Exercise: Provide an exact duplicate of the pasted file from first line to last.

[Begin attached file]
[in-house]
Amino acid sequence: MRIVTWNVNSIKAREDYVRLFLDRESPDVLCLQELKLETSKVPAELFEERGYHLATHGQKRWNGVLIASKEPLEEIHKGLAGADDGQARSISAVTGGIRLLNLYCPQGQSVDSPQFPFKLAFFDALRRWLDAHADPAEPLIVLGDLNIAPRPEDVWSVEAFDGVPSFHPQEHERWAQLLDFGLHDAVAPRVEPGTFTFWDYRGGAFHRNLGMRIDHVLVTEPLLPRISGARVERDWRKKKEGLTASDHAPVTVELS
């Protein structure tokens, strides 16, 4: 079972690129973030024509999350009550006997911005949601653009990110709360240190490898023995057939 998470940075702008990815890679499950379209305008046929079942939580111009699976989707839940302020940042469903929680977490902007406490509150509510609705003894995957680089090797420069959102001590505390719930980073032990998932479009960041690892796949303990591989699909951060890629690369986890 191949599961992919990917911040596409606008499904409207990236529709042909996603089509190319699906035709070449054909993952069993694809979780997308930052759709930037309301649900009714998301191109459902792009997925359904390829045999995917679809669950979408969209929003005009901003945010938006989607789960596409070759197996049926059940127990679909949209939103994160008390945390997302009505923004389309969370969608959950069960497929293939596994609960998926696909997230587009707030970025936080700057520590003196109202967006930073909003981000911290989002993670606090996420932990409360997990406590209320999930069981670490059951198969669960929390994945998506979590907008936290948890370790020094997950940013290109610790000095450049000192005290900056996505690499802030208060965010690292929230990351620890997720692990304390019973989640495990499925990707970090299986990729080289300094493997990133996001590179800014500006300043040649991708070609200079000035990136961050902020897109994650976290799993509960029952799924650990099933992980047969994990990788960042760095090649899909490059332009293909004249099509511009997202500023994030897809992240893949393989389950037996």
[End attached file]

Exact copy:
[in-house]
Amino acid sequence: MRIVTWNVNSIKAREDYVRLFLDRESPDVLCLQELKLETSKVPAELFEERGYHLATHGQKRWNGVLIASKEPLEEIHKGLAGADDGQARSISAVTGGIRLLNLYCPQGQSVDSPQFPFKLAFFDALRRWLDAHADPAEPLIVLGDLNIAPRPEDVWSVEAFDGVPSFHPQEHERWAQLLDFGLHDAVAPRVEPGTFTFWDYRGGAFHRNLGMRIDHVLVTEPLLPRISGARVERDWRKKKEGLTASDHAPVTVELS
């Protein structure tokens, strides 16, 4: 079972690129973030024509999350009550006997911005949601653009990110709360240190490898023995057939 998470940075702008990815890679499950379209305008046929079942939580111009699976989707839940302020940042469903929680977490902007406490509150509510609705003894995957680089090797420069959102001590505390719930980073032990998932479009960041690892796949303990591989699909951060890629690369986890 191949599961992919990917911040596409606008499904409207990236529709042909996603089509190319699906035709070449054909993952069993694809979780997308930052759709930037309301649900009714998301191109459902792009997925359904390829045999995917679809669950979408969209929003005009901003945010938006989607789960596409070759197996049926059940127990679909949209939103994160008390945390997302009505923004389309969370969608959950069960497929293939596994609960998926696909997230587009707030970025936080700057520590003196109202967006930073909003981000911290989002993670606090996420932990409360997990406590209320999930069981670490059951198969669960929390994945998506979590907008936290948890370790020094997950940013290109610790000095450049000192005290900056996505690499802030208060965010690292929230990351620890997720692990304390019973989640495990499925990707970090299986990729080289300094493997990133996001590179800014500006300043040649991708070609200079000035990136961050902020897109994650976290799993509960029952799924650990099933992980047969994990990788960042760095090649899909490059332009293909004249099509511009997202500023994030897809992240893949393989389950037996």